This all happened as we were planning to celebrate our fifth anniversary in Vieques, and it was hard for me to be excited about the trip, because I was honestly heartbroken. Then, I came across a forum where a traveler mentioned that she was going to bring some collars and leashes with her to donate to the local shelter in Vieques and I found inspiration in this. After the passing of Bumper, we had a few vocal people tell us that we should raise a big stink for the Houston SPCA because Bumper was not given to us healthy. And in truth, we did put our other two dogs at risk for parvo if they had not been vaccinated. We had to bleach the house and yard from top to bottom and wash all clothing in hot water that had been in contact with her. Not to mention, we spent a lot of money on the veterinary care and housewarming for her. I did have a conversation with the shelter representatives about all of this and expressed my disappointment. But after researching parvo, I doubt that there was much that could have been done. It is a cruel disease and it can show symptoms suddenly. I did not want to criticize them, because Bumper was given an amazing opportunity to have a family and a normal life thanks to them. I am sure that many shelters would have just put a blind puppy to sleep and not invested the care that they did.
I am appreciative of the work of these animal welfare organizations. We adopted our second dog, Madden, from one such organization in Austin, Texas too. And when you go to Vieques and you see the wild horses and dogs roaming the street, then you quickly realize the challenge that they face is much greater than anything here in the states.
So how do you make a donation to an animal shelter while on vacation? In general, when booking your hotel, ask about a local reputable animal welfare agency (or other organization) and get a suggestion from a local. Then look up their website and Facebook page. On the Vieques Humane Society webpage, they had a wish list of items. Not only did they need collars and leashes, but also basic office supplies like pens, pencils and markers. Before purchasing, I sent them an email to confirm that these items were still needed and also arranged a time to drop them off. I found out that they have a weekly volunteer dog walk too, which sadly we did not arrive in time to assist with (but will plan for on future visits). Then, I went to Target and spent as much as our modest budget could handle and I put it all in a carry-on bag. This carry-on would hold all my souvenirs on the way home so it works out nicely.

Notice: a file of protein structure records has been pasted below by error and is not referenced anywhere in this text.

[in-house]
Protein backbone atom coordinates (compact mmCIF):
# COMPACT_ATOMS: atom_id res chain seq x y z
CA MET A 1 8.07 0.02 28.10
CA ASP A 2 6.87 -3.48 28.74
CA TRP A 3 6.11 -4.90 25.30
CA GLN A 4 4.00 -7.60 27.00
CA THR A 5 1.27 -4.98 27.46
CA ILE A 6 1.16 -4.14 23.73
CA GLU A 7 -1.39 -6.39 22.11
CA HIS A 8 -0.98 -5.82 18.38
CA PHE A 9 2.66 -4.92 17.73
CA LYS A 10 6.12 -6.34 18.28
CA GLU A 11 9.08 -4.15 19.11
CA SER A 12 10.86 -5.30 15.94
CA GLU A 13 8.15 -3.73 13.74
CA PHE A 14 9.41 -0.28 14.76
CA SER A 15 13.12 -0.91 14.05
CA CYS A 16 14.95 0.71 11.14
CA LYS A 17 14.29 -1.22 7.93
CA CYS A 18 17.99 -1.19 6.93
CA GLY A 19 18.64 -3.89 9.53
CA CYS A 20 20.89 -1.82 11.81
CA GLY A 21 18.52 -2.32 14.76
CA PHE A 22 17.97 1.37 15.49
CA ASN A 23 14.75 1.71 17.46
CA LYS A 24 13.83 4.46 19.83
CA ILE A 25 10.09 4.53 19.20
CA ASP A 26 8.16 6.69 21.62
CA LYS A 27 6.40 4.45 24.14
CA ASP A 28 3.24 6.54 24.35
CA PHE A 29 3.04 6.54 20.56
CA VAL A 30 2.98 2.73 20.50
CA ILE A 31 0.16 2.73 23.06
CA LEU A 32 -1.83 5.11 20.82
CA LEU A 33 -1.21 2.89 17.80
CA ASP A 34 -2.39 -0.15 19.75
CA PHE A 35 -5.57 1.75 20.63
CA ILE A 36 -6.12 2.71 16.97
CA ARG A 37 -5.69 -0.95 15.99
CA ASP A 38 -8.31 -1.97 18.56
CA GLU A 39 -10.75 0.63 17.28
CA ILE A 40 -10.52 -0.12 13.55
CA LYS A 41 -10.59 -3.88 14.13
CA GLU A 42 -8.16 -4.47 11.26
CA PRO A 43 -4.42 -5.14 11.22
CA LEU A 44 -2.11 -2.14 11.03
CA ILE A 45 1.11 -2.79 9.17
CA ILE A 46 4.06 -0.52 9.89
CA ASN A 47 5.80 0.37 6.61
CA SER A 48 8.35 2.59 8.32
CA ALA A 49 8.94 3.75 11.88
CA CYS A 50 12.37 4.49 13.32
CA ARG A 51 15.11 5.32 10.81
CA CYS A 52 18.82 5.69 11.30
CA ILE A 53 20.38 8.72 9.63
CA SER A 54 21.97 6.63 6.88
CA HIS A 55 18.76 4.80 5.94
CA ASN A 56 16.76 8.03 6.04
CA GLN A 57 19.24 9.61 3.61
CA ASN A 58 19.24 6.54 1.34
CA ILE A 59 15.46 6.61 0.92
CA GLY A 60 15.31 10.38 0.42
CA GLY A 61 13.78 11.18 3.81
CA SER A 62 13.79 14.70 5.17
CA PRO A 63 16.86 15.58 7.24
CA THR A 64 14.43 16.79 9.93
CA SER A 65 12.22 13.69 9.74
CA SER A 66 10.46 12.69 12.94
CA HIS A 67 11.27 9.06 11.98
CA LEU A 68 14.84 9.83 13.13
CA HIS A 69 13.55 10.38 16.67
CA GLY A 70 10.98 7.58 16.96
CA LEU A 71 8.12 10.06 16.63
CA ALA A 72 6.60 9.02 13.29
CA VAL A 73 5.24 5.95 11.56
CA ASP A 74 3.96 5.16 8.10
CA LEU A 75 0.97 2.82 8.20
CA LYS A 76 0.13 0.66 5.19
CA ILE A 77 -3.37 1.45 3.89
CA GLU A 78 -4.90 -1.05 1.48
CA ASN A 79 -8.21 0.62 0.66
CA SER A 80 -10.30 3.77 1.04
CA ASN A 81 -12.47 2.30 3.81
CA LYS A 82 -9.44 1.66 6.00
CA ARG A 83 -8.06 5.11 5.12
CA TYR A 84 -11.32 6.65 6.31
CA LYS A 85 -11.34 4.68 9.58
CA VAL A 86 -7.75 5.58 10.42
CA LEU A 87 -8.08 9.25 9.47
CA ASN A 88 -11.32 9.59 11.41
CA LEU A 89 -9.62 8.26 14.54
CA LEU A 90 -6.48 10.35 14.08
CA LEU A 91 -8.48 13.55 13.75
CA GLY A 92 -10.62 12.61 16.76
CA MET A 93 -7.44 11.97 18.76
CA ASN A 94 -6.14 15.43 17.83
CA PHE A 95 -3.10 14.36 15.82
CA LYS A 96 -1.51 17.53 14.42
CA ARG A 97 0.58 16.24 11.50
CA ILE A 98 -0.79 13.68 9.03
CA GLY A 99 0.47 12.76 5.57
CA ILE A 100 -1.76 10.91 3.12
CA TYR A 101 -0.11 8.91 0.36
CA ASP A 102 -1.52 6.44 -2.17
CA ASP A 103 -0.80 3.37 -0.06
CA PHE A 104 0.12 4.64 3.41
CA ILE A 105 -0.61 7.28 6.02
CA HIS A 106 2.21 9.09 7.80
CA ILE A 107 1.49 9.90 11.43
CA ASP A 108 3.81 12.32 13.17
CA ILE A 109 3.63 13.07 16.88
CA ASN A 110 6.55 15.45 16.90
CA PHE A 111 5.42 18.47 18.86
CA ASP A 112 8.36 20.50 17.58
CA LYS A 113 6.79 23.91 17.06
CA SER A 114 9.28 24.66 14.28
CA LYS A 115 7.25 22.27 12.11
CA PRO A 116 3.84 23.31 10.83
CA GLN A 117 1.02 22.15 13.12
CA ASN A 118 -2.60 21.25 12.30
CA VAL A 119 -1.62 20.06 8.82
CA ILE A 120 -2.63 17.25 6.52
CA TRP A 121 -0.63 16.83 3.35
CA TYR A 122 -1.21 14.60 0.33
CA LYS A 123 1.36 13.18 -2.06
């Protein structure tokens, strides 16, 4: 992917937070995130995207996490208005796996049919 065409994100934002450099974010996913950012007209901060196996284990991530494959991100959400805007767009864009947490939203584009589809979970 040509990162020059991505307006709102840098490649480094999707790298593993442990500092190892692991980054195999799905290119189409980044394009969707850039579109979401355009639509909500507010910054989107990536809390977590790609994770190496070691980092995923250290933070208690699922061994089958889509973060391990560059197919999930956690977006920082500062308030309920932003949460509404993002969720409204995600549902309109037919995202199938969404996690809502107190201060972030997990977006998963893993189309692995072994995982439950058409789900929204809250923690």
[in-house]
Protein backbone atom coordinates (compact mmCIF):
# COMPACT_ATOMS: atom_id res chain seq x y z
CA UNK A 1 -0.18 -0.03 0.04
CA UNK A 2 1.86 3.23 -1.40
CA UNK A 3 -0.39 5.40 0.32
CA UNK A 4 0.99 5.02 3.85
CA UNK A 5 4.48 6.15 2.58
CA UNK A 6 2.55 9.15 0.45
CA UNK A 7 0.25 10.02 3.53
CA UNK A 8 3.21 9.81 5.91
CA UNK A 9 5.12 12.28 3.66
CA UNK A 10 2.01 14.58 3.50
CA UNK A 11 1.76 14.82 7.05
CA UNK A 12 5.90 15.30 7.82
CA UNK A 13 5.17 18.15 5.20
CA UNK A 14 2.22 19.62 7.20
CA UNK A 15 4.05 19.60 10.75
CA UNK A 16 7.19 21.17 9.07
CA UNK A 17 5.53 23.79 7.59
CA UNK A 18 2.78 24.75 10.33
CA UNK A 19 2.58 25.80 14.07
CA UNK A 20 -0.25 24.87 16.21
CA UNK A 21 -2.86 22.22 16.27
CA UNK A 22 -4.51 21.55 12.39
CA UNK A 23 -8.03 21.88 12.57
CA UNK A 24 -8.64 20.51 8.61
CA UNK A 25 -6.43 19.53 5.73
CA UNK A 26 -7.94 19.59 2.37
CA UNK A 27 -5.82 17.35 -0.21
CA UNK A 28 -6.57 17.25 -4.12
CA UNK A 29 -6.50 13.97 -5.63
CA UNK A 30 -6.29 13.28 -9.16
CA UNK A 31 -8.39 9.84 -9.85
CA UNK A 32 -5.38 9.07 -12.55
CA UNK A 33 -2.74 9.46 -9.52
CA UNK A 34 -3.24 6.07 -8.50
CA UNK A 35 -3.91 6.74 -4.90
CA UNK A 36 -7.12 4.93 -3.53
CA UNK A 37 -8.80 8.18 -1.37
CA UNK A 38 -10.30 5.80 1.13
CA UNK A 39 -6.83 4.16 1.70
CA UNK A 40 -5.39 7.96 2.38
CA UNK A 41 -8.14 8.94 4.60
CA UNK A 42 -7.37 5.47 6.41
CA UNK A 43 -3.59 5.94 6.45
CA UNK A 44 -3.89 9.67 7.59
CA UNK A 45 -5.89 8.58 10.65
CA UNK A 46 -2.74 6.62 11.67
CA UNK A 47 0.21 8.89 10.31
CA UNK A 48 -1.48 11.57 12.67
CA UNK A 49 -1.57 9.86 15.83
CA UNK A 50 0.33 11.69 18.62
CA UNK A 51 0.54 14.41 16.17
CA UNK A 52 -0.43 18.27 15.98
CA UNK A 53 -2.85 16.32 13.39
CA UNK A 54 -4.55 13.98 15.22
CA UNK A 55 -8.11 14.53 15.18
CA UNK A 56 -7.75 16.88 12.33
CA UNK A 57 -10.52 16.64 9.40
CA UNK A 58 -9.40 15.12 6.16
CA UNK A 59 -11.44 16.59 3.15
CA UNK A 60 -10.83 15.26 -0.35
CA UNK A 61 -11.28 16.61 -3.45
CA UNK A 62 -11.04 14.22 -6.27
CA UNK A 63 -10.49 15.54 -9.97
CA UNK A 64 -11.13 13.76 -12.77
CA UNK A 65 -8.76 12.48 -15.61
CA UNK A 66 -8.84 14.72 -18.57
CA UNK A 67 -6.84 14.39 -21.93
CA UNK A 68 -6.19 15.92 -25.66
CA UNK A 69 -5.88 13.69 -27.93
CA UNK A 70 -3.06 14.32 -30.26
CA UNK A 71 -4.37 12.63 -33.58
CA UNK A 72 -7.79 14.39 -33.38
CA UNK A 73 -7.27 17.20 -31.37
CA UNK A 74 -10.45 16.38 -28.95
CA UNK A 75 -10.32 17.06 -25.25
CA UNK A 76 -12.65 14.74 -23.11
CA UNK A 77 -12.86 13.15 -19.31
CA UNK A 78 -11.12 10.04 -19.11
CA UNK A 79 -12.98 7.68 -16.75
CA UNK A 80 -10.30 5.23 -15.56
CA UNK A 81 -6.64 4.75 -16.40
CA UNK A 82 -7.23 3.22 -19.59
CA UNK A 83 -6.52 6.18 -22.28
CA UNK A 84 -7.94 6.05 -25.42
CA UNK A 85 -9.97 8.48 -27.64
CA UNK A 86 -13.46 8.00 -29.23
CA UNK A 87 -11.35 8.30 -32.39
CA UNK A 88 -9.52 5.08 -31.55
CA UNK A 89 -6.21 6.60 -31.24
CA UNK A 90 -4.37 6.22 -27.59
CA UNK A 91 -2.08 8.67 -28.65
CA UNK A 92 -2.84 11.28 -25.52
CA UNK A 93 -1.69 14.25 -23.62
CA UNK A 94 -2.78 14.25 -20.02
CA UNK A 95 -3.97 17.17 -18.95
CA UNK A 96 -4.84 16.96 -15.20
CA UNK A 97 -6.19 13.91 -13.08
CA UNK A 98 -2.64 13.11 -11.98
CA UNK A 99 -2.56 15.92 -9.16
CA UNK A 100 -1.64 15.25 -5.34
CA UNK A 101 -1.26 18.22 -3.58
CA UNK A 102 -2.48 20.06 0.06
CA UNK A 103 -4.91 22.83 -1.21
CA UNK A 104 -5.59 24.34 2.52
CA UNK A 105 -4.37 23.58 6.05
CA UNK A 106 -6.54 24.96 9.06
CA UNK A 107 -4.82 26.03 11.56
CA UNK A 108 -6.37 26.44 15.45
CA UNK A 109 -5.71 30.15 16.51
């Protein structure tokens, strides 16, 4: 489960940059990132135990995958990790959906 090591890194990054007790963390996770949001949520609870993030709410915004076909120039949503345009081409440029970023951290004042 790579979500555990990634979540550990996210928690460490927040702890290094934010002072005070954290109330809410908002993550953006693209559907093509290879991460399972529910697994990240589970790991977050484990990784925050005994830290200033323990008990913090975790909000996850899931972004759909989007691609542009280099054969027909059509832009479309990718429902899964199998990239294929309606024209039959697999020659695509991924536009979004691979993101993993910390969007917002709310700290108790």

Along with our donation, I wrote a note to the Vieques Humane Society and included a photo of Bumper in it, thanking them for their work and for giving animals like her a chance in the world. I know it was a modest donation in the scheme of things, but I hope it helped. I know it helped me feel better and I hope that Bumper was looking down from heaven with healthy eyes smiling on us.